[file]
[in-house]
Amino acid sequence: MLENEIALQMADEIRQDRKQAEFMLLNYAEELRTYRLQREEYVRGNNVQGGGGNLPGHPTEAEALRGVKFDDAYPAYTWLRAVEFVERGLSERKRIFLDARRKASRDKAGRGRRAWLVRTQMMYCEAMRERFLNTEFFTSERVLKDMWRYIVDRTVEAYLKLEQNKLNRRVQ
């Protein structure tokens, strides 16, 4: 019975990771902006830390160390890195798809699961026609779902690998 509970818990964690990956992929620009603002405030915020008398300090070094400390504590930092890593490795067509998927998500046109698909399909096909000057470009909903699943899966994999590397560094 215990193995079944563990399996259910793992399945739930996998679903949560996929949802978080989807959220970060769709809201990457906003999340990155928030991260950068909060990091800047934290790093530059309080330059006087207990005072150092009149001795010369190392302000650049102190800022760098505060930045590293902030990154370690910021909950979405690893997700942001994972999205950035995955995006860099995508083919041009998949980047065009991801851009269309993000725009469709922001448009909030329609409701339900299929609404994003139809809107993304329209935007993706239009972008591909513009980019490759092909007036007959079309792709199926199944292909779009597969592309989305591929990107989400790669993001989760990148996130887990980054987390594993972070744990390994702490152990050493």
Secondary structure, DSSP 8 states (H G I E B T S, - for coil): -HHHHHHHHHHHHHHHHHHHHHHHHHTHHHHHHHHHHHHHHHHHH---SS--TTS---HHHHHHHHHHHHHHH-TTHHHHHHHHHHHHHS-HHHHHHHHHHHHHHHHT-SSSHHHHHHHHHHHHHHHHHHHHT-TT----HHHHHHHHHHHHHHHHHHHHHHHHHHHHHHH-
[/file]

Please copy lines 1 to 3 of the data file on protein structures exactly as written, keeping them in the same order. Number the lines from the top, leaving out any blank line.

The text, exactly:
[in-house]
Amino acid sequence: MLENEIALQMADEIRQDRKQAEFMLLNYAEELRTYRLQREEYVRGNNVQGGGGNLPGHPTEAEALRGVKFDDAYPAYTWLRAVEFVERGLSERKRIFLDARRKASRDKAGRGRRAWLVRTQMMYCEAMRERFLNTEFFTSERVLKDMWRYIVDRTVEAYLKLEQNKLNRRVQ
């Protein structure tokens, strides 16, 4: 019975990771902006830390160390890195798809699961026609779902690998 509970818990964690990956992929620009603002405030915020008398300090070094400390504590930092890593490795067509998927998500046109698909399909096909000057470009909903699943899966994999590397560094 215990193995079944563990399996259910793992399945739930996998679903949560996929949802978080989807959220970060769709809201990457906003999340990155928030991260950068909060990091800047934290790093530059309080330059006087207990005072150092009149001795010369190392302000650049102190800022760098505060930045590293902030990154370690910021909950979405690893997700942001994972999205950035995955995006860099995508083919041009998949980047065009991801851009269309993000725009469709922001448009909030329609409701339900299929609404994003139809809107993304329209935007993706239009972008591909513009980019490759092909007036007959079309792709199926199944292909779009597969592309989305591929990107989400790669993001989760990148996130887990980054987390594993972070744990390994702490152990050493």